• What inspires (or repels) investors, customers, and partners?
  • Why do you exist? What is your mission and purpose?
  • What are your goals for growth, retention (of customers, members, employees), market exit?
  • What evidence is th ere of your credibility, value, and expertise?


2. A is for authenticity. Don't be fooled. Social media is just another platform through which people, communities, and brands can connect to each other, share ideas, and build a sense of belonging. 

Have you ever been in a conversation with someone and found the discussion to be off-topic, shallow, or simply irrelevant? How quickly did you want to escape? Did you get frustrated at feeling your time was being wasted? Us, too.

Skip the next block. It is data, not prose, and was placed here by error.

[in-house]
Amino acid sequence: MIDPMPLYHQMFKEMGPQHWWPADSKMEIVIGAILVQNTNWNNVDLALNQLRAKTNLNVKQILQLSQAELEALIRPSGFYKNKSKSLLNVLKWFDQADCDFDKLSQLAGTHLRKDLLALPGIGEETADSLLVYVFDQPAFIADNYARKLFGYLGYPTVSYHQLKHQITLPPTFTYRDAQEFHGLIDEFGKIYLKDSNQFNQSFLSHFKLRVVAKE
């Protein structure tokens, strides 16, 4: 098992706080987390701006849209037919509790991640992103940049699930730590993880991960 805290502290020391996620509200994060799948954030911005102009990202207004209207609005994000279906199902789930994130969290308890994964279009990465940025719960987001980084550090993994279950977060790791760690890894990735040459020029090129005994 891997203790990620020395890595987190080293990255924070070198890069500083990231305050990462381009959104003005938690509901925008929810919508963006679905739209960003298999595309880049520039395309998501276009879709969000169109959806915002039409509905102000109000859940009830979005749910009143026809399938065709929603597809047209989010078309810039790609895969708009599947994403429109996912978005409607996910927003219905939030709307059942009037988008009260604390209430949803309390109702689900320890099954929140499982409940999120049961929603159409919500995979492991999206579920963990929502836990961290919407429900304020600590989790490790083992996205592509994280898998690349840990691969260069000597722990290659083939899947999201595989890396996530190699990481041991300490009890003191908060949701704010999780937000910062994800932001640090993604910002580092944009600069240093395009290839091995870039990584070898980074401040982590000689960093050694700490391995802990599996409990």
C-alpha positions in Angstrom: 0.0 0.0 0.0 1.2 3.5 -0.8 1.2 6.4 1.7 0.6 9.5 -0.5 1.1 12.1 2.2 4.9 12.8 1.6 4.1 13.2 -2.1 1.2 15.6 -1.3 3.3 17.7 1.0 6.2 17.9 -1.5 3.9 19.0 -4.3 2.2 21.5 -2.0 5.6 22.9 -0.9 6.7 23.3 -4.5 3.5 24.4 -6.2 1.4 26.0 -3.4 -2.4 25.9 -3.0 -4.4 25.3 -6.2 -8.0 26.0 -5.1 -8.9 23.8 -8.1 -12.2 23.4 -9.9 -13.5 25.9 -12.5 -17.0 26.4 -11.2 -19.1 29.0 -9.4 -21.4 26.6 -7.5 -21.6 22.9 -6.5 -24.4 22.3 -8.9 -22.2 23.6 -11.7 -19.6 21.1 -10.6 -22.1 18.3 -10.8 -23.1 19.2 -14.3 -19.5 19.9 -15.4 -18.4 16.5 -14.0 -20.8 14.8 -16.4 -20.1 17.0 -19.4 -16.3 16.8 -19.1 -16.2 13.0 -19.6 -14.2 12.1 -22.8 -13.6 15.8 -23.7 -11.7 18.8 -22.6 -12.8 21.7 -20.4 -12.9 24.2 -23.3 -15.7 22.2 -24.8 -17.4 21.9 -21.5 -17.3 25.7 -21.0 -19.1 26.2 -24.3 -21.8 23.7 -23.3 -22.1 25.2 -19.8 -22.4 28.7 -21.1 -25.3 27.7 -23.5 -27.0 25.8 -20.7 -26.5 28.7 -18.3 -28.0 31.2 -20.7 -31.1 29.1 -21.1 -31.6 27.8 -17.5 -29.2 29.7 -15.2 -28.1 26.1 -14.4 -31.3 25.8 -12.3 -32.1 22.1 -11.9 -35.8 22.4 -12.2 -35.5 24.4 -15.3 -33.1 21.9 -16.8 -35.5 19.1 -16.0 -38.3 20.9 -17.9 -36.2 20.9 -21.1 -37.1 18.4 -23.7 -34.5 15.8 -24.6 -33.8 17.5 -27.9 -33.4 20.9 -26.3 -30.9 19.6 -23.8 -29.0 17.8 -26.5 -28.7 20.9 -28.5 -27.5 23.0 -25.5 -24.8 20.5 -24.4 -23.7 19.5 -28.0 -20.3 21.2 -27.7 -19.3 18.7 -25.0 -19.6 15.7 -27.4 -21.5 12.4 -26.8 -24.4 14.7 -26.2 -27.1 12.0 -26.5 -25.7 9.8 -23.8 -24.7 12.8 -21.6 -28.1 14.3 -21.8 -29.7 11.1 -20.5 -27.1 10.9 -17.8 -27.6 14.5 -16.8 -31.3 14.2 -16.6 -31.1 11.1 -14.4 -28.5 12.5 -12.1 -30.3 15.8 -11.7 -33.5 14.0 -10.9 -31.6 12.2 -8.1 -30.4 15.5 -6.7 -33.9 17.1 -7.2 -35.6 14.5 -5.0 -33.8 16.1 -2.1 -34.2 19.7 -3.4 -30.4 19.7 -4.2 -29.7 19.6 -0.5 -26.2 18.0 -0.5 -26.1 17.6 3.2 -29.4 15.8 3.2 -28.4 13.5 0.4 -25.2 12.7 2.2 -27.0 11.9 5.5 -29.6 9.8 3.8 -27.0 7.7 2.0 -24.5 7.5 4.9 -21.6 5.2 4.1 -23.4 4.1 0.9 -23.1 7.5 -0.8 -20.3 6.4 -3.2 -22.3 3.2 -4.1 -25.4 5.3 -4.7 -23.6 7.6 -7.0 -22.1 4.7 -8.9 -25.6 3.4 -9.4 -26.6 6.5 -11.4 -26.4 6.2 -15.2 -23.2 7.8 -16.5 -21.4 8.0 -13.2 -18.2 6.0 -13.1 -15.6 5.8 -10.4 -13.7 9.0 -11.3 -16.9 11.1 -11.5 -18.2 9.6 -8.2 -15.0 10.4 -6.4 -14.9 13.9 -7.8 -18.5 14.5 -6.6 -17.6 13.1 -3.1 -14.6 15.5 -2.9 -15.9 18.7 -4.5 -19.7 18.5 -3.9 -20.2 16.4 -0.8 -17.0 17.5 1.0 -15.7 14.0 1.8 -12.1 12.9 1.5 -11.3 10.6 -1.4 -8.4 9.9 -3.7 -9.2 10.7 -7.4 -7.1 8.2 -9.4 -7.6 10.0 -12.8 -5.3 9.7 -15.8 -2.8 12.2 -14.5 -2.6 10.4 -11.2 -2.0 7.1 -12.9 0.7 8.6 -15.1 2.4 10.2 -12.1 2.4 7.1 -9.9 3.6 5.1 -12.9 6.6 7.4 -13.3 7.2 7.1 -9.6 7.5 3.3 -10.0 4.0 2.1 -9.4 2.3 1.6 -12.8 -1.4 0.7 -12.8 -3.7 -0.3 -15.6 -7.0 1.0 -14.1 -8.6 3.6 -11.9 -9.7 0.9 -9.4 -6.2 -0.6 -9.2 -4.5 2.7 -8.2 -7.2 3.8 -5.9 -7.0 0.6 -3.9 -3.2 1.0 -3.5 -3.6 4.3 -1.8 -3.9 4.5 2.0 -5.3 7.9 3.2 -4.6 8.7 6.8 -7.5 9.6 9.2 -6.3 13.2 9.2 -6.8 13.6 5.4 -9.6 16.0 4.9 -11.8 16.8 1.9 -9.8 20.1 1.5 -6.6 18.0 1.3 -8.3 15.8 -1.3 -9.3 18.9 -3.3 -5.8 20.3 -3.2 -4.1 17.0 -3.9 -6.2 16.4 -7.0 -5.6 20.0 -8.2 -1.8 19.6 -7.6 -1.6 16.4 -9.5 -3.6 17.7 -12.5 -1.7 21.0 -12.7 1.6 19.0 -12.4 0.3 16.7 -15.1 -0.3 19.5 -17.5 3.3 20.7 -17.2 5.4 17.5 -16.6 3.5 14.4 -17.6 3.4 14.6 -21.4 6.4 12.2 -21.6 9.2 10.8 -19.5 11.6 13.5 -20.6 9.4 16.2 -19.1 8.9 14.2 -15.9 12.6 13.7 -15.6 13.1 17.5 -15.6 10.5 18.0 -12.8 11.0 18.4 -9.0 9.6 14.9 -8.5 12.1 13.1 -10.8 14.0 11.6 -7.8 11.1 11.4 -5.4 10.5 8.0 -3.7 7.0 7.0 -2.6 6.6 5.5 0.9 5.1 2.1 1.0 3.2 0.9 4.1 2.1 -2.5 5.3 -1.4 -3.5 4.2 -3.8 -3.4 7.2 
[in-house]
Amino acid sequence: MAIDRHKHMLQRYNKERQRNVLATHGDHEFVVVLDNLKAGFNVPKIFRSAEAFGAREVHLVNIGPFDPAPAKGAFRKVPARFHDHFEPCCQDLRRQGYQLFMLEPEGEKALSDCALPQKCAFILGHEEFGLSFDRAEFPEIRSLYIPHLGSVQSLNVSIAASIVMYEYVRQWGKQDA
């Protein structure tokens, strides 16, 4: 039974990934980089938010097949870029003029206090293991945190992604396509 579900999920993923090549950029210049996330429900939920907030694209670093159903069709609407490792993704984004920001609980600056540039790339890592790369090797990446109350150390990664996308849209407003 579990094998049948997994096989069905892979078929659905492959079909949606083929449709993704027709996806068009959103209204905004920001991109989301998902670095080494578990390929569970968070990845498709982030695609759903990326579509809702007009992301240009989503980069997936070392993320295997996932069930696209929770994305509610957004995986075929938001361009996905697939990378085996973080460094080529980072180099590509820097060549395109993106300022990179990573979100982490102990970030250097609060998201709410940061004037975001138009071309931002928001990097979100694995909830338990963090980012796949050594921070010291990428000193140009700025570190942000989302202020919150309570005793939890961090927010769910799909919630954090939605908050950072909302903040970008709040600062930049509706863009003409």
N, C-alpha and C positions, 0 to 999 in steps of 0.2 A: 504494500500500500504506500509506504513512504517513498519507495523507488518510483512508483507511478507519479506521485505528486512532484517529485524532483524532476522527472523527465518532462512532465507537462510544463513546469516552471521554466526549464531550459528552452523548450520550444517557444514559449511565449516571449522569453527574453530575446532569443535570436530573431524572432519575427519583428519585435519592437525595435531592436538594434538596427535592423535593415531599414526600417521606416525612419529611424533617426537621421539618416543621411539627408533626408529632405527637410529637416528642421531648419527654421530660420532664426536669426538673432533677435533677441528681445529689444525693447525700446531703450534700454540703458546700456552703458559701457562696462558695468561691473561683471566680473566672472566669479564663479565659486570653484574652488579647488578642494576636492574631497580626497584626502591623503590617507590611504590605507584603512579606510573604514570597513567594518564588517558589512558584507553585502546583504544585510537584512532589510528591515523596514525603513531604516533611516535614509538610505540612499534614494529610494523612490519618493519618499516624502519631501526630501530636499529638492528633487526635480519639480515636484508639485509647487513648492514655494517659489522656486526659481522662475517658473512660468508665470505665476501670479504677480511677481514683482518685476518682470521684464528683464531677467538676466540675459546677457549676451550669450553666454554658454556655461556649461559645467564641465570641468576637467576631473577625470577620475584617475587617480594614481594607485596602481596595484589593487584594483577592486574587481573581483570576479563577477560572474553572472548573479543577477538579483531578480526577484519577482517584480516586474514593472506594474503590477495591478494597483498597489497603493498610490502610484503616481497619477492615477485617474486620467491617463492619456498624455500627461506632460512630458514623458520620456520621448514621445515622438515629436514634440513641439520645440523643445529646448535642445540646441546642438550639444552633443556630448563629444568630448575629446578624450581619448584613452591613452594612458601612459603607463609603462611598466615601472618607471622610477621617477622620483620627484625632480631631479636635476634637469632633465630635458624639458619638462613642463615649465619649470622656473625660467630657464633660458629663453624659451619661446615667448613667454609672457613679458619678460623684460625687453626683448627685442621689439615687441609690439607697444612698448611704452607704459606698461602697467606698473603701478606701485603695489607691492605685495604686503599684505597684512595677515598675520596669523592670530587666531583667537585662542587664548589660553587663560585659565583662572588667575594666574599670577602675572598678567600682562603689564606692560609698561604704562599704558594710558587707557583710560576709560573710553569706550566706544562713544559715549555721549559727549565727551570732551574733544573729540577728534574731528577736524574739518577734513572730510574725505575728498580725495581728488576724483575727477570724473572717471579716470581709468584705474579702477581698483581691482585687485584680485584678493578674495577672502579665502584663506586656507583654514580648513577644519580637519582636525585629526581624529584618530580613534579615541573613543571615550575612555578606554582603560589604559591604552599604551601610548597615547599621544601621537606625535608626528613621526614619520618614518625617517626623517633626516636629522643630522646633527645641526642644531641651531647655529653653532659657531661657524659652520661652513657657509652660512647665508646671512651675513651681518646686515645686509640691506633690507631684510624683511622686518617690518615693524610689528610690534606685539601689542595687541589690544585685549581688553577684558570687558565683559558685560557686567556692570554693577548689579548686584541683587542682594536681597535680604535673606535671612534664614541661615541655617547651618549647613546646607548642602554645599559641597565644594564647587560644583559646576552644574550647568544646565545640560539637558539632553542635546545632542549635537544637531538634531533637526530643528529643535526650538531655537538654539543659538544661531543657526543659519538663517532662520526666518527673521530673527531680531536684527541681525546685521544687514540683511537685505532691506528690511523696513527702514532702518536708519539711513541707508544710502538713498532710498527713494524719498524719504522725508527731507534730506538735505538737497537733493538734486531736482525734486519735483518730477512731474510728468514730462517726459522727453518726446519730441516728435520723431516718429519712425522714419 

It may seem so easy to take the easy way out, and hire a "quick and easy" social media contractor who will promise to add thousands of Twitter followers. Stop. Think. Quality matters much more than quantity, and zombie followers won't ever produce leads, prospects, or any real sense of social community.

Your posts should be relevant to your brand and your audience, so make sure you have a clear sense of what your messaging is and what your audience needs. Use your brand playbook, but relate it to the conversation, engage your community, and be responsive.


3. Consistency matters. This is a standard imperative for any communications strategy or platform. It's also a key consideration of product and service integrity.